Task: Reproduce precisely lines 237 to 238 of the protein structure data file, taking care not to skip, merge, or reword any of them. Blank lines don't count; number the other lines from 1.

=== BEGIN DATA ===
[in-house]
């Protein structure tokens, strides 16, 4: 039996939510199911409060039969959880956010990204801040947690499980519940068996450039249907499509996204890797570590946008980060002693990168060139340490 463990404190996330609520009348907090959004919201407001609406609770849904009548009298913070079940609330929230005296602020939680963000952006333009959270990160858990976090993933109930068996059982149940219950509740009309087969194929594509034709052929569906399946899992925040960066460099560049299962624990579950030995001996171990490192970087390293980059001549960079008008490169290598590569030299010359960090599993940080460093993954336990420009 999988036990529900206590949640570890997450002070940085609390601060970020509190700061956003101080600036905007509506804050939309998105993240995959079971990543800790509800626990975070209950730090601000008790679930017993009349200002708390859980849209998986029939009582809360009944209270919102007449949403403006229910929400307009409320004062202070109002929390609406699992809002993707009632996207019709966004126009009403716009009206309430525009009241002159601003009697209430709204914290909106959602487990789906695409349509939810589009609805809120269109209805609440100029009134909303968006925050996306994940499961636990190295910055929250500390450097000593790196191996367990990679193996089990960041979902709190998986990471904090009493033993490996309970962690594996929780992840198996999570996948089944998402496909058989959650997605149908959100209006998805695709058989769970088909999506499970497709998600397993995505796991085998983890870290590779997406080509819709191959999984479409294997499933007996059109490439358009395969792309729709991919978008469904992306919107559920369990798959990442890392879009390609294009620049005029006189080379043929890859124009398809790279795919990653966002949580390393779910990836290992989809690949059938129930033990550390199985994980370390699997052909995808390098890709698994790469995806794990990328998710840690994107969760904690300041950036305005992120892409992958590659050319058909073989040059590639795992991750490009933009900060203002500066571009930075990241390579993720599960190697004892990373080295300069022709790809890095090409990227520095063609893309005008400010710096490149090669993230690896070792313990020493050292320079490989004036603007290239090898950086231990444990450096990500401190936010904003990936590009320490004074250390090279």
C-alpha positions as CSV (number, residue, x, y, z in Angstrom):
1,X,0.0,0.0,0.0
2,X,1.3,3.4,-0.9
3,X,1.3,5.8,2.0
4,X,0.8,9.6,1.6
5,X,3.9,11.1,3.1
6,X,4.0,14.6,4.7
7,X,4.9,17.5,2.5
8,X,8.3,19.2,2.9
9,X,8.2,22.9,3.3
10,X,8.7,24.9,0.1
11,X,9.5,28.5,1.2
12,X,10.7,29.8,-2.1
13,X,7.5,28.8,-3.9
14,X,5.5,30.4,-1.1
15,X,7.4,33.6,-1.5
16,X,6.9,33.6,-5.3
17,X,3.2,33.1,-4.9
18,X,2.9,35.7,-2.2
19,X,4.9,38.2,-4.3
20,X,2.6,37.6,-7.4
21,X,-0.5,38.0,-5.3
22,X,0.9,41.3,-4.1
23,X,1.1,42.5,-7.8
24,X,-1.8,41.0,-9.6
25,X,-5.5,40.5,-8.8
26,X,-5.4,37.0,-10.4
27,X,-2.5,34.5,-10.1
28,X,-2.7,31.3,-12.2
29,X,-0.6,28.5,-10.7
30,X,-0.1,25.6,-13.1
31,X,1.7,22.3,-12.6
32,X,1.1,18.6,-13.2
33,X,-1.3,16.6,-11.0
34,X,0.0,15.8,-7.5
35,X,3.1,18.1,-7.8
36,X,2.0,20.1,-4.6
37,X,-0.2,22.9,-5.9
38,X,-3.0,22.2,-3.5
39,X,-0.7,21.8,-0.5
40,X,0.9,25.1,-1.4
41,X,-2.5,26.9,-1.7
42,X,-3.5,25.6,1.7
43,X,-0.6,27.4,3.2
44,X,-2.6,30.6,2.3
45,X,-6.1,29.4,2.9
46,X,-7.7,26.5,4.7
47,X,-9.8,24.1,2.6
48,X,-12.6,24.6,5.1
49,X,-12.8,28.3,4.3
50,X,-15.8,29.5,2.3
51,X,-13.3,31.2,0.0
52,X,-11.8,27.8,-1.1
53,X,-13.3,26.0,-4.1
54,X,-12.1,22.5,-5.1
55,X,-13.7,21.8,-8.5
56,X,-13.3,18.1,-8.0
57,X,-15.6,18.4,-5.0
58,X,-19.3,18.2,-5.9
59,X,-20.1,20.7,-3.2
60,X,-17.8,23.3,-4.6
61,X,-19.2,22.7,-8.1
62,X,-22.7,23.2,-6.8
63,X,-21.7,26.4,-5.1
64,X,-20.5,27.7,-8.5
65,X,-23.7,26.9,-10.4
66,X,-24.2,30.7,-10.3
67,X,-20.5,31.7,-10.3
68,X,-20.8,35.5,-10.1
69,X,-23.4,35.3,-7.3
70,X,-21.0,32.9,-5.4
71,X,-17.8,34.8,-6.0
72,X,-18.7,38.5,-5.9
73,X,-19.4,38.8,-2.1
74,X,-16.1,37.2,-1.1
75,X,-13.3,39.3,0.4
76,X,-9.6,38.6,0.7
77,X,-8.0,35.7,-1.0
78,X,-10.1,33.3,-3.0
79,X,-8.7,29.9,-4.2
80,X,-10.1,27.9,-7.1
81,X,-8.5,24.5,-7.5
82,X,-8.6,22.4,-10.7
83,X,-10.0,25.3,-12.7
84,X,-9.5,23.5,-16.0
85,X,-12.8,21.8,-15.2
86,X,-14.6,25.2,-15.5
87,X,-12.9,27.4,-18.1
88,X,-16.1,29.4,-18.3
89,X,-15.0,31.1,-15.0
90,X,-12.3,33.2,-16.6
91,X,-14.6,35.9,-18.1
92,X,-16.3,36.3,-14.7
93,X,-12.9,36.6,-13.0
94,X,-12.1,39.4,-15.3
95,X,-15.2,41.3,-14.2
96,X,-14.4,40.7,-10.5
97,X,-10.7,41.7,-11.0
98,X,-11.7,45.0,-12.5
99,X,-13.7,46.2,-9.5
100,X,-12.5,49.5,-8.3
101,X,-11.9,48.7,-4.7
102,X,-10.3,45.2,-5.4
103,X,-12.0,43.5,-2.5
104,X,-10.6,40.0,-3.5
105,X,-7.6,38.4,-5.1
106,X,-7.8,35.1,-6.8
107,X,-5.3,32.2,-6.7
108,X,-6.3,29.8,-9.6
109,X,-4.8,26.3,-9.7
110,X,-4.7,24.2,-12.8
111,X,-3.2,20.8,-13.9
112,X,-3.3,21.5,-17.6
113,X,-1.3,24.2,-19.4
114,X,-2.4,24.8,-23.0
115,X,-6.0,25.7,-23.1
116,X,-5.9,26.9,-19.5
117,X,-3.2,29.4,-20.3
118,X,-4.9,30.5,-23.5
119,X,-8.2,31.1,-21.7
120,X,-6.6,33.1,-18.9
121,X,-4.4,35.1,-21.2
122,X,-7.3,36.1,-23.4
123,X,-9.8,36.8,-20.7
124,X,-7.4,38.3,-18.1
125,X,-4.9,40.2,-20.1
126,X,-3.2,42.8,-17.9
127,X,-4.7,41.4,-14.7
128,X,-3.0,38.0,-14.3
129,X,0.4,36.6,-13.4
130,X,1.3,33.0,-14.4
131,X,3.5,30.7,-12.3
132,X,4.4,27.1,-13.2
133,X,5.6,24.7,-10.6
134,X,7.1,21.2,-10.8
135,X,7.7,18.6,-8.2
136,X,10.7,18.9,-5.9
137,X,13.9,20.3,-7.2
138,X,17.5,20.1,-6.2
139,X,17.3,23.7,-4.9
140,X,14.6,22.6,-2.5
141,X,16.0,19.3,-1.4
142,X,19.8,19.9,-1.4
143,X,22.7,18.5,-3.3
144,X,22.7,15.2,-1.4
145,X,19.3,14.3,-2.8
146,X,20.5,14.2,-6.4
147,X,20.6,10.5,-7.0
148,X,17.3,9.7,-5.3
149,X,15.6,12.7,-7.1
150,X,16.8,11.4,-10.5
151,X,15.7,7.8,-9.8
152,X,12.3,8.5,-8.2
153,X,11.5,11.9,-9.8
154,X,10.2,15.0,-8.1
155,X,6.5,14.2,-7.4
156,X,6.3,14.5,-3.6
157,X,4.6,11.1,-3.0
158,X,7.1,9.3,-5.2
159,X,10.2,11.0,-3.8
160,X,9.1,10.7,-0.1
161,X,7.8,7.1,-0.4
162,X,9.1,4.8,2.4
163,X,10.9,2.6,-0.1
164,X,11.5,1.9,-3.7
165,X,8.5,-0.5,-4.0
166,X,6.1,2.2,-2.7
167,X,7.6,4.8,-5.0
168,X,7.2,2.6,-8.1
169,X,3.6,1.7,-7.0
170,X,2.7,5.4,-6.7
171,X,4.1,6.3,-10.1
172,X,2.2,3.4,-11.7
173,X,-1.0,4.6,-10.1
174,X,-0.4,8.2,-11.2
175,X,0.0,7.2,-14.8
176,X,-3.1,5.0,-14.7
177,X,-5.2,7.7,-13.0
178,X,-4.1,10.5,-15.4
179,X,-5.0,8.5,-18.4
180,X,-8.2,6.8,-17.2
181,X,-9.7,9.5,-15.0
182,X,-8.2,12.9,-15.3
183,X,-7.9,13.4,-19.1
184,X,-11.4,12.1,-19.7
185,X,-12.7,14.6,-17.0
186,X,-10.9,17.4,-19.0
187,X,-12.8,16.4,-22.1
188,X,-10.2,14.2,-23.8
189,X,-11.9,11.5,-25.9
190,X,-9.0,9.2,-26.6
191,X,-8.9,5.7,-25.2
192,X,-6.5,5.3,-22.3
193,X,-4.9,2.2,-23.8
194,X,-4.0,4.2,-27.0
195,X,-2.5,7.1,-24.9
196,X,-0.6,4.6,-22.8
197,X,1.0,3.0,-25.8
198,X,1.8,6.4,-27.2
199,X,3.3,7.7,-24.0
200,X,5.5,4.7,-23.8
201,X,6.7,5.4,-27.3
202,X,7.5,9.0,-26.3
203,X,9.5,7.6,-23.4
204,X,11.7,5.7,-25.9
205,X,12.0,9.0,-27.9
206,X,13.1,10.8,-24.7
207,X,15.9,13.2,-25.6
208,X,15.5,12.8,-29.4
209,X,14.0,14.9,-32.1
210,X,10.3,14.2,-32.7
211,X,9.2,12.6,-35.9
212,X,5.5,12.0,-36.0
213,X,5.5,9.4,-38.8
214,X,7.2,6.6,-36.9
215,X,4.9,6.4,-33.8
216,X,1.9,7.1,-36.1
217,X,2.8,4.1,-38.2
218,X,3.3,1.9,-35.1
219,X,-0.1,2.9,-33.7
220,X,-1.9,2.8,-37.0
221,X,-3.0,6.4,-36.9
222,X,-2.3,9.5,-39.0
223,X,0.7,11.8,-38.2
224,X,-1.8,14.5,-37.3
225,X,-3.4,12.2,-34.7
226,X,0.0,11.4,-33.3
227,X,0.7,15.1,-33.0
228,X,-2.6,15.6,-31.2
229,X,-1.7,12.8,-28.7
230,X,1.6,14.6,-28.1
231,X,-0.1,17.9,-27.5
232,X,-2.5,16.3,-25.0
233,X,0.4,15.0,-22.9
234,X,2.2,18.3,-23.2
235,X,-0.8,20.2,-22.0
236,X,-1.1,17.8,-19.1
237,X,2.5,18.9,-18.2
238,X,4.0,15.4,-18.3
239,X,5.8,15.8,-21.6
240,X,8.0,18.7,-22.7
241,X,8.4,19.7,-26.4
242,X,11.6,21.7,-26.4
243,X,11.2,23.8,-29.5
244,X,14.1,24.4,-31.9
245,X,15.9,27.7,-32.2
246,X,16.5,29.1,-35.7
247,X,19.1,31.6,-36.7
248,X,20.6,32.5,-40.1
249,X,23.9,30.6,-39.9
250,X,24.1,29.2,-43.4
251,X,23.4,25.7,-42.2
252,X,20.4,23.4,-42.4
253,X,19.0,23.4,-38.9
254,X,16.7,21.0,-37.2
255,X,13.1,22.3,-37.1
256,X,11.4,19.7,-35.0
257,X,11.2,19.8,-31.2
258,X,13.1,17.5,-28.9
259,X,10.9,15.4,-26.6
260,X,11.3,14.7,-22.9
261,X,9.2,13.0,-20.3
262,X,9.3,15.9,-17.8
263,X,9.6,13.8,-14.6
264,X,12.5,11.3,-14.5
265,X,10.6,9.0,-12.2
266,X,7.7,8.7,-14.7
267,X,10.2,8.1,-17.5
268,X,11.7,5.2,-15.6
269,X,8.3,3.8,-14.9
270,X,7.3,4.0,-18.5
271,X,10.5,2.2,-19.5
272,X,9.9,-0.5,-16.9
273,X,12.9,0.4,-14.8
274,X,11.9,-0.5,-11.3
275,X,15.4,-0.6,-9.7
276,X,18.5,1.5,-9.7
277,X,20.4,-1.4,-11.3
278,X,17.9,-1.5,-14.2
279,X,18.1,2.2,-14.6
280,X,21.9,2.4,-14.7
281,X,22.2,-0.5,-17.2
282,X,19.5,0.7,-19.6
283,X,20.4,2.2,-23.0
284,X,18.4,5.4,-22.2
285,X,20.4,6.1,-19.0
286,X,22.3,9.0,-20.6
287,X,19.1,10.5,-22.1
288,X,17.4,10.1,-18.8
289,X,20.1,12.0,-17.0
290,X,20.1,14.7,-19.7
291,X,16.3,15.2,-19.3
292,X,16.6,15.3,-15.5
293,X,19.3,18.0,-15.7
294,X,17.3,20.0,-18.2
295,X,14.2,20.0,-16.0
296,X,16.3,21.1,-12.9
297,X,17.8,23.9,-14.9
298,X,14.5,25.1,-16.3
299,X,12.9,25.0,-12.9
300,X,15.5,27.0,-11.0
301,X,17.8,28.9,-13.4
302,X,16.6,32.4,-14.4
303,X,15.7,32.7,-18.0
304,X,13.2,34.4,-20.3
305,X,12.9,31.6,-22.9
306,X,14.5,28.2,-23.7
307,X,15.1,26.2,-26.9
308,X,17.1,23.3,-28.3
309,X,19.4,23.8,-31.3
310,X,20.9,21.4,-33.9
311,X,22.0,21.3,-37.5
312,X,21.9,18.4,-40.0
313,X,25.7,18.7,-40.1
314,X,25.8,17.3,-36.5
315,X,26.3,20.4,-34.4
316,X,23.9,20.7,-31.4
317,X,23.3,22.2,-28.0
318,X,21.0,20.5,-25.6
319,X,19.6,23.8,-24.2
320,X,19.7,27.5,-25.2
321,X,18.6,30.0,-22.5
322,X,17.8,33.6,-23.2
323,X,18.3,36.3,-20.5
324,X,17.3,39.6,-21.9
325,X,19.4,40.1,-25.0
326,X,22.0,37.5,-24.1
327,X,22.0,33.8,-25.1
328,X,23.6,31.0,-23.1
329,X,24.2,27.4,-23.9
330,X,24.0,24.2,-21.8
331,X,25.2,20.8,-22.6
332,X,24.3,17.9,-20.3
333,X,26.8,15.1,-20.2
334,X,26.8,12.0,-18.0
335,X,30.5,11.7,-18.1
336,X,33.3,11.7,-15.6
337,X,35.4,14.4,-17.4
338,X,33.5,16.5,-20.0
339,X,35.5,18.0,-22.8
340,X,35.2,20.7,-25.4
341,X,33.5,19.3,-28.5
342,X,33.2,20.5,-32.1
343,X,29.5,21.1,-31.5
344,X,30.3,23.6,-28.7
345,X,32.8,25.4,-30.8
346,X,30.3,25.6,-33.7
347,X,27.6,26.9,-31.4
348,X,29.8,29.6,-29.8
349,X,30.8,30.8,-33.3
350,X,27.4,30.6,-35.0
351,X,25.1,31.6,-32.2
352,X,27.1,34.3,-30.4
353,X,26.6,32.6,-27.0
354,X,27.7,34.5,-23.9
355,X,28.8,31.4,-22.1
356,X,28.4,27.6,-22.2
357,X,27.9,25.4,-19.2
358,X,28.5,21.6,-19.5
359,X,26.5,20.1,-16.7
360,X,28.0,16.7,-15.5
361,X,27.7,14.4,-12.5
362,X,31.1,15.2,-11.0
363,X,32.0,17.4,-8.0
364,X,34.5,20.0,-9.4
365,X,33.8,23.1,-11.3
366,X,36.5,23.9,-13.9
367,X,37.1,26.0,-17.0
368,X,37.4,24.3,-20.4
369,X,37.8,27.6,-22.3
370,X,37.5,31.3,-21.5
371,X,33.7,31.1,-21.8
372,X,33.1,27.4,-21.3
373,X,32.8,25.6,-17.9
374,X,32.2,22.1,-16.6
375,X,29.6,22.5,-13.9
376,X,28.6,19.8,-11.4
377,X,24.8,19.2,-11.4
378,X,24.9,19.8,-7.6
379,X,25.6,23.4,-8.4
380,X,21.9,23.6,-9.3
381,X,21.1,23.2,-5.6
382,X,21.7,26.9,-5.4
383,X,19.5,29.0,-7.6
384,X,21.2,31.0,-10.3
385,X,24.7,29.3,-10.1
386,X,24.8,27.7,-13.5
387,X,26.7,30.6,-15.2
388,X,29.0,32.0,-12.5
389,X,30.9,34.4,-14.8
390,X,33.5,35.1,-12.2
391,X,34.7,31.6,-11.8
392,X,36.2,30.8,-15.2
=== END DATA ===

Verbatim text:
234,X,2.2,18.3,-23.2
235,X,-0.8,20.2,-22.0